NBA Commissioner Adam Silver should have canceled Sunday’s games.
Because despite the beauty of the outcome, some things should never commence.
It’s Tuesday, and by now, many of us have at least had some sort of opportunity to start processing what took place two days ago in Calabasas, California. On Monday evening, it was announced that tonight’s much-anticipated matchup between the Lakers and Clippers would be postponed.
“Discussions among the NBA, Lakers and Clippers played out over the past several hours — ultimately with no objection from the Clippers to honor Lakers request of postponing Tuesday’s game in aftermath of Kobe Bryant’s passing, per sources,” tweeted ESPN’s Adrian Wojnarowski.
But on Sunday afternoon, emotions were raw.
Kyrie Irving walked out of Madison Square Garden and didn’t play when his Brooklyn Nets faced the Knicks.
Tyson Chandler and PJ Tucker were seen crying during warmups, on the bench, and when a moment of silence was held before the Rockets took the floor.
Clippers coach Doc Rivers broke down during an interview.
Bradley Beal’s eyes were red as he held back tears.
Amar’e Stoudemire was distraught on the court when he heard the news just minutes before he was making his debut in Israel.
Men who are so often marveled at due to their size and stature were breaking down right in front of us after learning that their friend, mentor, big brother, and hero was gone. They didn’t have time to heal, because of all things, they had a “game to play.”
“Honestly, knowing him, the way I know him, he would have wanted me to play,” said a teary-eyed Carmelo Anthony, Sunday night after Portland’s game against the Indiana Pacers. “This probably was the hardest game I ever had to play. Just uh … I don’t know … whoooo. It was tough. It was tough.”
Anthony’s teammates, Damian Lillard, conveyed the same message as the Trail Blazers were involved in Sunday’s final game.
“It’s amazing. I was in college and watching those Lakers teams and watching them really in the trenches together,” said Lillard when asked how he thought teammate Trevor Ariza was able to play after learning about Bryant’s death.
“Trev(or) is a southern California guy. A L.A. guy. He’s known Kobe since way back then and in high school. So, you can imagine how deep that runs for him. So, for him to come out here and find it in himself, to do his job, and be a professional, I think that says a lot about him and he should be recognized for that.”
Almost every team that played on Sunday found a way to recognize Bryant, whether it was a moment of silence before the game, or teams choosing to take 24 or 8-second violations to honor his No. 24 and No. 8 jerseys.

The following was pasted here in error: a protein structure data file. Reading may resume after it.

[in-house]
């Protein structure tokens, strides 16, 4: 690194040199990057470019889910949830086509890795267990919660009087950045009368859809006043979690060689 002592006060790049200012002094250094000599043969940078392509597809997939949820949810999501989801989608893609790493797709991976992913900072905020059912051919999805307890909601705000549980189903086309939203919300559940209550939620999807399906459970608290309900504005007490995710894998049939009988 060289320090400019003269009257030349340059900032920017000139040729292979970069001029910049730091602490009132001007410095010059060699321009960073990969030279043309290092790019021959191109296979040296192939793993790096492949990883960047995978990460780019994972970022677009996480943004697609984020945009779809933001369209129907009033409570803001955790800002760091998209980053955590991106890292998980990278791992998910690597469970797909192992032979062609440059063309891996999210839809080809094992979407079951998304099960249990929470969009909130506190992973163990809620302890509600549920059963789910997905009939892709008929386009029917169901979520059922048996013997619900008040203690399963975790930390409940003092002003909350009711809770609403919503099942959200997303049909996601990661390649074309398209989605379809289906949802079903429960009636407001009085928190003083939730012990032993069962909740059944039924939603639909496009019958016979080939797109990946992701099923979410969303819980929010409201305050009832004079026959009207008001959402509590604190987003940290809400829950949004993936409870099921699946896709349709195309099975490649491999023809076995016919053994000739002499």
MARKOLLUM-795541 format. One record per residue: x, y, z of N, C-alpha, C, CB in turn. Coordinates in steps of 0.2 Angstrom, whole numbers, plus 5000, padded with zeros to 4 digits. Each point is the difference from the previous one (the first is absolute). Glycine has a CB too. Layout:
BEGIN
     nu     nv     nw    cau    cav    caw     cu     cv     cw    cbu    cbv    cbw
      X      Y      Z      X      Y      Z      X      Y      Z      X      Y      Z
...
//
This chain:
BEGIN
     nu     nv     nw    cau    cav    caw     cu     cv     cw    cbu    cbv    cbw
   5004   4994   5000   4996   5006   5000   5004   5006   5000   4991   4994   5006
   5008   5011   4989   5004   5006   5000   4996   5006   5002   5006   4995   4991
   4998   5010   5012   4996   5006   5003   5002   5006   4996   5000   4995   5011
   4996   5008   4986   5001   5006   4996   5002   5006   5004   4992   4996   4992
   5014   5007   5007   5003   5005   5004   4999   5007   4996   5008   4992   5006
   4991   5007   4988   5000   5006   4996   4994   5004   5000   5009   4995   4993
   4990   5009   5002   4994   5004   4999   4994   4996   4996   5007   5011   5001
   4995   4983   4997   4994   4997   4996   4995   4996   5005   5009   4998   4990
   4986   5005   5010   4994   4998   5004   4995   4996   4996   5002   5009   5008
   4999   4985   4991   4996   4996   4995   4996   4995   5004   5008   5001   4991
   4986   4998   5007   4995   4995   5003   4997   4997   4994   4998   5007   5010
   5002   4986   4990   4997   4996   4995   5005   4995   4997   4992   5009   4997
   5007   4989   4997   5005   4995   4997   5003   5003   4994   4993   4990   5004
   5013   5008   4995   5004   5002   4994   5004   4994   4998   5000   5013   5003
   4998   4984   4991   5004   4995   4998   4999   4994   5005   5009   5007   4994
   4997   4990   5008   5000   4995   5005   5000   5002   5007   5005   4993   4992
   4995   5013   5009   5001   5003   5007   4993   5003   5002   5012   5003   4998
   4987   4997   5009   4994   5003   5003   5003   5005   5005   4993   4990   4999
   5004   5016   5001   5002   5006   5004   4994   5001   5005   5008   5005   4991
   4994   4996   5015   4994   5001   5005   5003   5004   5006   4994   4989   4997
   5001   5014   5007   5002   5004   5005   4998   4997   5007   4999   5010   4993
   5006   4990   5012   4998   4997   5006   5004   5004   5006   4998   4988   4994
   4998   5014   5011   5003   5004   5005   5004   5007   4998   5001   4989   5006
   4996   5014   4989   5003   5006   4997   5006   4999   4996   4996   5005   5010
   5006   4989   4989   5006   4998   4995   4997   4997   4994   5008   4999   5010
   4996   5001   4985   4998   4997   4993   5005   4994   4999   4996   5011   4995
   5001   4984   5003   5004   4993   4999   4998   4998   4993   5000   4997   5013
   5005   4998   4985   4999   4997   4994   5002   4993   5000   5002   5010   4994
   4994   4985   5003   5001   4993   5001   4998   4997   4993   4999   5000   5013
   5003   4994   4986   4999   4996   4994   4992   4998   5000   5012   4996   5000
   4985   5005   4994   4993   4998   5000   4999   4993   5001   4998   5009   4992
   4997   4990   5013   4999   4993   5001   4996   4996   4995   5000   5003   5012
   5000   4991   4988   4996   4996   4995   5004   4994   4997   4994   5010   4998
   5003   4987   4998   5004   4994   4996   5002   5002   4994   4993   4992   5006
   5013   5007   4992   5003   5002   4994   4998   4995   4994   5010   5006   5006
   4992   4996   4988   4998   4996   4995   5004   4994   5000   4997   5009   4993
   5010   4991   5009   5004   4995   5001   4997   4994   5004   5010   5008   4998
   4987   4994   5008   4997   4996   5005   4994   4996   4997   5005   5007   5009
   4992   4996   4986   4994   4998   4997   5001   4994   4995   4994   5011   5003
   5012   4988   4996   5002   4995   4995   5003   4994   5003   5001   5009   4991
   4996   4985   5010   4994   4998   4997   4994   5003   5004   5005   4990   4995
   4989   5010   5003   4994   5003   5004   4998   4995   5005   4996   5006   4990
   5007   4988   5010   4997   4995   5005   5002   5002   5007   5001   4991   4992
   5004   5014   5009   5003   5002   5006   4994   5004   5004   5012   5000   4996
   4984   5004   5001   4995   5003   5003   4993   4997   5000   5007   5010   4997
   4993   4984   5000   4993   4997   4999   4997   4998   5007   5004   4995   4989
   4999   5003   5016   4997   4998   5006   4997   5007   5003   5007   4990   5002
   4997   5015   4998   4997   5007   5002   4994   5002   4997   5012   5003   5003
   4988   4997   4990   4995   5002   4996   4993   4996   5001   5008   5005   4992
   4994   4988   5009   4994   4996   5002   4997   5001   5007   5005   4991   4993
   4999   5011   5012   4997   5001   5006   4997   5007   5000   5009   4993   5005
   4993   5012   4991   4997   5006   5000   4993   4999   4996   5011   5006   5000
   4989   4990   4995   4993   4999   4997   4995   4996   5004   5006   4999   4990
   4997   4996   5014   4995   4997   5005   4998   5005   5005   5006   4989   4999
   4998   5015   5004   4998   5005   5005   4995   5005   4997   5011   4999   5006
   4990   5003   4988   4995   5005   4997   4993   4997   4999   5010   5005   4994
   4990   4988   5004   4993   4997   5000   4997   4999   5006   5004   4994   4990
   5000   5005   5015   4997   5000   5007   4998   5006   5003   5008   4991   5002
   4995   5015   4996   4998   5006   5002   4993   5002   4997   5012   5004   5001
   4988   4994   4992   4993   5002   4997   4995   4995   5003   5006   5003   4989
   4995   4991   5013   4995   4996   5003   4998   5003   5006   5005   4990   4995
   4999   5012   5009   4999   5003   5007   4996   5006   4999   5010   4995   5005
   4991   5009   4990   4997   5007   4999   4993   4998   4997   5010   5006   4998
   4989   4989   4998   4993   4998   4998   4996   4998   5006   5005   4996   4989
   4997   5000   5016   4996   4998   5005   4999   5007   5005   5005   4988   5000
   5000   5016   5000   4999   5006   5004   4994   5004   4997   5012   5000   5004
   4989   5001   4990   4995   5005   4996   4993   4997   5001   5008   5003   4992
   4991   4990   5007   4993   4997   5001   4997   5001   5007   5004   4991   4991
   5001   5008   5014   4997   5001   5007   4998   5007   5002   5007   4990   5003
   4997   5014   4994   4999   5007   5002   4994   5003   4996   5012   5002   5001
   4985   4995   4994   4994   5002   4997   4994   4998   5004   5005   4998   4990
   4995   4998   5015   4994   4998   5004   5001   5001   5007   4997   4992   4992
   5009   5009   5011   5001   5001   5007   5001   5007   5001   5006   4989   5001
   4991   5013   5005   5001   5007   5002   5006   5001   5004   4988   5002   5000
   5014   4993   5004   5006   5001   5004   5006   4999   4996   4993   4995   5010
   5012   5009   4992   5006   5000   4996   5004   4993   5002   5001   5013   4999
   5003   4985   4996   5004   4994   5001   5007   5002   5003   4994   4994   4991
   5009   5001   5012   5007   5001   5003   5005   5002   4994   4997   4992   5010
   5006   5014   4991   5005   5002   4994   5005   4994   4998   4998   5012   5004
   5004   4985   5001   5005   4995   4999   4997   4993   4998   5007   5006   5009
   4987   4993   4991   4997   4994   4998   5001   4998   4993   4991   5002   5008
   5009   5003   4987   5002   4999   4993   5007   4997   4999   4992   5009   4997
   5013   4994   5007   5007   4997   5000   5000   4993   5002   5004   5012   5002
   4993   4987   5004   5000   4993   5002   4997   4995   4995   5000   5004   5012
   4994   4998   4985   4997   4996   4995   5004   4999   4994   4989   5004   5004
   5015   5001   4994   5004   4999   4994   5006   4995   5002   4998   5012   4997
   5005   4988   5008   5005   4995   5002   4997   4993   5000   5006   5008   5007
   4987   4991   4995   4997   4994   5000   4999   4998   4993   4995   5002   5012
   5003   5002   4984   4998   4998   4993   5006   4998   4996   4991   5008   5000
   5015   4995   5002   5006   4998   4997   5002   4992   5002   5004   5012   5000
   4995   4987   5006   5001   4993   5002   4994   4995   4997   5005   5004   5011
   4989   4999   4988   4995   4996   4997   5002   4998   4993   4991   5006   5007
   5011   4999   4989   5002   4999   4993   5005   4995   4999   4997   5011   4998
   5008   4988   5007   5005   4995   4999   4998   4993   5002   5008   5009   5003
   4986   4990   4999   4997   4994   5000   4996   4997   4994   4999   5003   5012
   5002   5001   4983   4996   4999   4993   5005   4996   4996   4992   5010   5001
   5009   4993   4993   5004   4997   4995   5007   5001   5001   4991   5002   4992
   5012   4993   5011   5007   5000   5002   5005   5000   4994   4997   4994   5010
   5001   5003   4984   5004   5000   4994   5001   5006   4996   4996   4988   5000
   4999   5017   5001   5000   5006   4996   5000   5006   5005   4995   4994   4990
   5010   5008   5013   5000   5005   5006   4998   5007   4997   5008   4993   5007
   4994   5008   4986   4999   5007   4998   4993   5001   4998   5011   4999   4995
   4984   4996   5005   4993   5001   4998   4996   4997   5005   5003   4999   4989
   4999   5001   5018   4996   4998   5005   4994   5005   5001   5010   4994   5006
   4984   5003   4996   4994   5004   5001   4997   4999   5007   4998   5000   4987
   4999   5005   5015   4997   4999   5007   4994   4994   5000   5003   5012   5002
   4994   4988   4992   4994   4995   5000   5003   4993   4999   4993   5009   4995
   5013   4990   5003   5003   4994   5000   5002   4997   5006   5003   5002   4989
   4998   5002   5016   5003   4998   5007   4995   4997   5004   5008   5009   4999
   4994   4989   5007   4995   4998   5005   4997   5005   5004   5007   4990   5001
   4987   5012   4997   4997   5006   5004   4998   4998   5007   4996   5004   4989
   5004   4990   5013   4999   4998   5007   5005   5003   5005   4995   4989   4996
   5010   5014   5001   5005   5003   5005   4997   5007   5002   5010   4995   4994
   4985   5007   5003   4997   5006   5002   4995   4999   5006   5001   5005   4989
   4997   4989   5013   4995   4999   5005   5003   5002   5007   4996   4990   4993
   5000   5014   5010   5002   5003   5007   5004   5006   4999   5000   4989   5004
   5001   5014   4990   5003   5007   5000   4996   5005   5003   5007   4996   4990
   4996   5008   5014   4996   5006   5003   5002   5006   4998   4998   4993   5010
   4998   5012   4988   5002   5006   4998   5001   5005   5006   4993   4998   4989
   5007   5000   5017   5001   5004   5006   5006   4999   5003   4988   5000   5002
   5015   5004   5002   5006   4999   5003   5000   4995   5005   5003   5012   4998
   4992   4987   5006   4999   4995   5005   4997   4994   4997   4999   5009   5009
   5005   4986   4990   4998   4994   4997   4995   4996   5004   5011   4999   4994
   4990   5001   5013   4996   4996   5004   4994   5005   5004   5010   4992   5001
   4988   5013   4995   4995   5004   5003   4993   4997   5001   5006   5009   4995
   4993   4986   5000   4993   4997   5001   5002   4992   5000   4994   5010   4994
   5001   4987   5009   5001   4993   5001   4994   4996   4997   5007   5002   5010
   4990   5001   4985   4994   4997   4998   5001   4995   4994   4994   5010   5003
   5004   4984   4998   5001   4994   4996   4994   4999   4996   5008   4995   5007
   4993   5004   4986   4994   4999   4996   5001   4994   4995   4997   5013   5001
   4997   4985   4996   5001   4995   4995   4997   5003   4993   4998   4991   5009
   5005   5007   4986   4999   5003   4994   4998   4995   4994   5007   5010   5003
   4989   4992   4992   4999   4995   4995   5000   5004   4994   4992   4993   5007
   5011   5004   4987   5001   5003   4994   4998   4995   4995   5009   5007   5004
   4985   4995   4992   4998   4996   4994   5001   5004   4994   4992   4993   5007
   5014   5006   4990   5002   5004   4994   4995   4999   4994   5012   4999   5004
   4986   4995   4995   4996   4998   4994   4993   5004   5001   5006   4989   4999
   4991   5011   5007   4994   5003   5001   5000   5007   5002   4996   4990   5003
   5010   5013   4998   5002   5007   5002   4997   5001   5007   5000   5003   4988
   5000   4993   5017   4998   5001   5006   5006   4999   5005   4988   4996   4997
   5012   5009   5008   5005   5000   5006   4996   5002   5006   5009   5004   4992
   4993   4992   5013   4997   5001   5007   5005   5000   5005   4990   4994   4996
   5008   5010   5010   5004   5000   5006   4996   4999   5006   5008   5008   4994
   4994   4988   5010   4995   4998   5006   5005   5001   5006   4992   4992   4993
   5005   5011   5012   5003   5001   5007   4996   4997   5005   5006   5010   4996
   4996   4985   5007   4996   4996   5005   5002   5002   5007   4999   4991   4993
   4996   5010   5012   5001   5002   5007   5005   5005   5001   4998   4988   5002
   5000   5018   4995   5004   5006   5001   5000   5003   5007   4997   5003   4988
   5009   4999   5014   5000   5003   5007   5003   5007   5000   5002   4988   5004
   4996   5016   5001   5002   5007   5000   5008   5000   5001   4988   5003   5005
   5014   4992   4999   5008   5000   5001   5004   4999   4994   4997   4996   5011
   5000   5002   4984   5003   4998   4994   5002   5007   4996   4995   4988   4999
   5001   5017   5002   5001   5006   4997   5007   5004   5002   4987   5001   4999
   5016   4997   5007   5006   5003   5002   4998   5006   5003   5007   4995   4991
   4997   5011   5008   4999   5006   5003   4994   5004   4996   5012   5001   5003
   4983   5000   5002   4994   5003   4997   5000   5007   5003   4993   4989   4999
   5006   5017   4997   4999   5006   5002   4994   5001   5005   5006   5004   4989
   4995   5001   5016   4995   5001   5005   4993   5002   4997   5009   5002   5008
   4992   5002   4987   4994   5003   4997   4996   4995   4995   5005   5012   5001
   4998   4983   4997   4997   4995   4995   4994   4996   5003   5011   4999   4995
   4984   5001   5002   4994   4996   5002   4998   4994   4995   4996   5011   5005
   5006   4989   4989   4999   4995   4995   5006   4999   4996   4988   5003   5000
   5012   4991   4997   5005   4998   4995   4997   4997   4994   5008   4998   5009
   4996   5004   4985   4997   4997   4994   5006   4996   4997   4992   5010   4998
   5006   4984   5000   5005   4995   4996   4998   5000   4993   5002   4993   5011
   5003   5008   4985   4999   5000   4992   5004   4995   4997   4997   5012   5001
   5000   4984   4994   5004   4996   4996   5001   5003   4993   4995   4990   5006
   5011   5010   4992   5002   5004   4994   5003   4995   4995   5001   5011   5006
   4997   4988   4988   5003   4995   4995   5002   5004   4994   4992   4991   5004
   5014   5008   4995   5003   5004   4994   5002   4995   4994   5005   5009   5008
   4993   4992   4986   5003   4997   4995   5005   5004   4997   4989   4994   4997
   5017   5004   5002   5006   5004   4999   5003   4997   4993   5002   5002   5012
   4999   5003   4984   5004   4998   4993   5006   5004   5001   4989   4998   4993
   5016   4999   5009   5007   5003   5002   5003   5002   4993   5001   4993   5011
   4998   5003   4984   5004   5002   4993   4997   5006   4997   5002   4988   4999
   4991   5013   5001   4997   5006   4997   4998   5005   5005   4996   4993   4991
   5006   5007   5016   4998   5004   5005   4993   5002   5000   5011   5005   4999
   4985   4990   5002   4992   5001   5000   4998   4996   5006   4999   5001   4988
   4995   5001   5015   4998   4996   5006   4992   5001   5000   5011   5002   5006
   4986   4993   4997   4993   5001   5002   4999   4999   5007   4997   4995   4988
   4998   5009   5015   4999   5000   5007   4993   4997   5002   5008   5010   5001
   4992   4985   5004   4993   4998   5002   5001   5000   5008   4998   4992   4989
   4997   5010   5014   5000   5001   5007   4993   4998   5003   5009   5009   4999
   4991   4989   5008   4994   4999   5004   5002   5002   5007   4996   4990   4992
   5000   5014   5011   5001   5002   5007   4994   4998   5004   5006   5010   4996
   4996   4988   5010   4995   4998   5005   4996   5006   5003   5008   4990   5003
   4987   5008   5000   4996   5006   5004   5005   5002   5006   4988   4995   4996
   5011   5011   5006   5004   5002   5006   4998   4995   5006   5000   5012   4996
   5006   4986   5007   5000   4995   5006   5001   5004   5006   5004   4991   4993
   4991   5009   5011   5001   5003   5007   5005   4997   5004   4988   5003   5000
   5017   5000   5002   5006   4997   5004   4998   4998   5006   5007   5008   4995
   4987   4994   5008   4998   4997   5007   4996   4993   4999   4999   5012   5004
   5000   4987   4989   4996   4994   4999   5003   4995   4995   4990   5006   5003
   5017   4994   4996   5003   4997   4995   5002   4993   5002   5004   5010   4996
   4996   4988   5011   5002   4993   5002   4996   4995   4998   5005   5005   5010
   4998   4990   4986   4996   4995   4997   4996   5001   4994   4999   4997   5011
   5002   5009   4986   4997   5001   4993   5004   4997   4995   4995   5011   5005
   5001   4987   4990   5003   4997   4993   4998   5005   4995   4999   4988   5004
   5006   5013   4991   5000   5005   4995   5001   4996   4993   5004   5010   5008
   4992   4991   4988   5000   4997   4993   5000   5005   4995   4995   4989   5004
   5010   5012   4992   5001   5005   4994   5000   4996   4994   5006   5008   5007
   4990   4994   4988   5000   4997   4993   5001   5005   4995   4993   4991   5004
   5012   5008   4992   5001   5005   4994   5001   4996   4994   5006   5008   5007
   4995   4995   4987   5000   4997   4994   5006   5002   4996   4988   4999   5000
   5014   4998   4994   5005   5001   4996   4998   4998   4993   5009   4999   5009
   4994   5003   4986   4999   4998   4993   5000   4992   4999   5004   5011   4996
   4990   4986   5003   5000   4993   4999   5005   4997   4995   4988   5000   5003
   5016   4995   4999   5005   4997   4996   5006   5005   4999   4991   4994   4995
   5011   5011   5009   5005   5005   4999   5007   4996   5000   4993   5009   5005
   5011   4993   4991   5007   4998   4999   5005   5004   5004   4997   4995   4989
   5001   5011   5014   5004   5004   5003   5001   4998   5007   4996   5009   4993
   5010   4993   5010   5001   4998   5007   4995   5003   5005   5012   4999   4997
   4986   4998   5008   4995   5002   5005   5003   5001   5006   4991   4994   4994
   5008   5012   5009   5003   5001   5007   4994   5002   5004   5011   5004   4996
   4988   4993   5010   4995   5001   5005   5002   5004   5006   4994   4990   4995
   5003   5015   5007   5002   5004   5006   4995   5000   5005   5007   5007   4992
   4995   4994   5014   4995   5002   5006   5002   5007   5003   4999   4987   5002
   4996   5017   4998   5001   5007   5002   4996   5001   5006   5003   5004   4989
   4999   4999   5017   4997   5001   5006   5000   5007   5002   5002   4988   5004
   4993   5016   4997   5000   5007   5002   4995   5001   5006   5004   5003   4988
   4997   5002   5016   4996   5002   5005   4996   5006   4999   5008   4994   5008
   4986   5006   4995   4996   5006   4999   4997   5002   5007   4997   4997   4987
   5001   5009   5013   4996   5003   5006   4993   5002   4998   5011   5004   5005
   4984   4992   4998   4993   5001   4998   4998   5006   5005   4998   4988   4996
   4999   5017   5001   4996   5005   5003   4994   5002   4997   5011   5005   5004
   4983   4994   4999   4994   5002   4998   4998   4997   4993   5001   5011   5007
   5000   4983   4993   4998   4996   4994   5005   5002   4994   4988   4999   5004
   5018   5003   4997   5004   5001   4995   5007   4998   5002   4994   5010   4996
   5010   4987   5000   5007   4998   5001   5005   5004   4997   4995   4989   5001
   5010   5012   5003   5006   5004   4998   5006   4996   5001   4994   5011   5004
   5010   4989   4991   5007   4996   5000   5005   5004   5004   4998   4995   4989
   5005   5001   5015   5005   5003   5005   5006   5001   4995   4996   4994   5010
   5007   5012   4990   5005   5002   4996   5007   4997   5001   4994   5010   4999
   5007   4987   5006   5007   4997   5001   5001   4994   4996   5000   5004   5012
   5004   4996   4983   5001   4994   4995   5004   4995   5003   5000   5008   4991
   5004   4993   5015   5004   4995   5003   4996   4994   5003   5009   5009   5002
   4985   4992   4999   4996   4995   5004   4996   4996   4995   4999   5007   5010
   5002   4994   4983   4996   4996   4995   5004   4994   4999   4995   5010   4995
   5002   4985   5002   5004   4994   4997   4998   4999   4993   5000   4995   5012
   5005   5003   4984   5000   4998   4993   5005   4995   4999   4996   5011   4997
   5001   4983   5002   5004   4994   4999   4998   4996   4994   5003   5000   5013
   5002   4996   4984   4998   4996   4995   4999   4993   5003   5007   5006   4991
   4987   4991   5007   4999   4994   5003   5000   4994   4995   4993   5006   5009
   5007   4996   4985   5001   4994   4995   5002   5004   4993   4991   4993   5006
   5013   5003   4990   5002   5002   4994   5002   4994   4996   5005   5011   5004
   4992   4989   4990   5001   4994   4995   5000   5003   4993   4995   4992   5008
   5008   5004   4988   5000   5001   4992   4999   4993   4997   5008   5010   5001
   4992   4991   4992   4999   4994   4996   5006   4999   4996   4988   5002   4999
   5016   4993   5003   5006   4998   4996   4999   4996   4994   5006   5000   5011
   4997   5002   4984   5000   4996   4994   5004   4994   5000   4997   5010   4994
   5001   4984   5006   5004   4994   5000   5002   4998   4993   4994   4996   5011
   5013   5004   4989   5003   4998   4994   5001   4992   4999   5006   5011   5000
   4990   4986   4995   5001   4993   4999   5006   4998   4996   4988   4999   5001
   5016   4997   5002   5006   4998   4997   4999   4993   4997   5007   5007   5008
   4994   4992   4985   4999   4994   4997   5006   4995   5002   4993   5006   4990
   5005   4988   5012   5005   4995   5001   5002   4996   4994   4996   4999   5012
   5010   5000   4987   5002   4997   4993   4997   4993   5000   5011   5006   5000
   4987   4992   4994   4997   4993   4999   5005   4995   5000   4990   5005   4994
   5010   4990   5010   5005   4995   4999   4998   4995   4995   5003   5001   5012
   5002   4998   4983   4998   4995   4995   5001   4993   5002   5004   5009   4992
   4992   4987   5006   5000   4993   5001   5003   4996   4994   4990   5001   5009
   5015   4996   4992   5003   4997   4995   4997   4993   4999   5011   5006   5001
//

In Atlanta, Trae Young started the game wearing a No. 8 jersey. And in Memphis, Phoenix’s Devin Booker was visibly emotional. The two young stars combined for 81 points – the scoring mark that Bryant set in 2006 – and each took 24 shots, the final number Bryant wore in his career.
“It’s crazy. Kobe was with me,” Young said. “There are some other stats that they told me in the back, and I was like, ‘Man, Kobe was with me tonight.’”
But of all the players that took the floor on Sunday, and played with and against Bryant over the years, Vince Carter is the one I keep thinking of. You see, Sunday was Carter’s 43rd birthday, and from now on, his annual day of celebration will always be clouded with some sadness.
“I wasn’t ready for it. Last time I cried was family passing. But he was family,” Carter told The Athletic.
“I know a couple of players who’d played against him, and this hit us in a special way,” Carter explained. “But it was interesting to see the effect it had on some of the guys who were barely born when he was in the NBA. He’s a hero to a lot of them.”
All the players that took the court on Sunday should be commended. They competed at the highest level despite the situation, as Bryant would have wanted them to do.
But just because Kobe may have wanted it that way, it doesn’t mean it had to go down like that.
Self-preservation is a behavior that’s highly undervalued. And with a league that’s supposedly leading the charge when it comes to the mental health of its athletes, the NBA committed a costly turnover on Sunday. However, Monday’s decision to postpone the Lakers/Clippers game is a suitable make-up call.
On Saturday, Lebron James passed Bryant for third place on the league’s all-time scoring list. It led to him releasing his final tweet in praise of James, “Continuing to move the game forward @KingJames. Much respect my brother ?? #33644.”
Monday night, LeBron released his own statement on Instagram.
Ironically, given Bryant’s forthcoming death and the fact that he was once a former rival, after that game, Dwight Howard wound up being the person who shared the message we all needed to hear.
“We don’t appreciate each other as much as we should as a humanity,” he explained. “Something like that should be appreciated. We should appreciate people while they’re alive, and accomplishments like that is something we don’t typically see.”
Well said, Dwight.
Because far too often we take people for granted and aren’t given enough time to mourn our losses.
This column is dedicated to anyone that has been affected, in any way, by the deaths of nine human beings that were taken too soon on Sunday.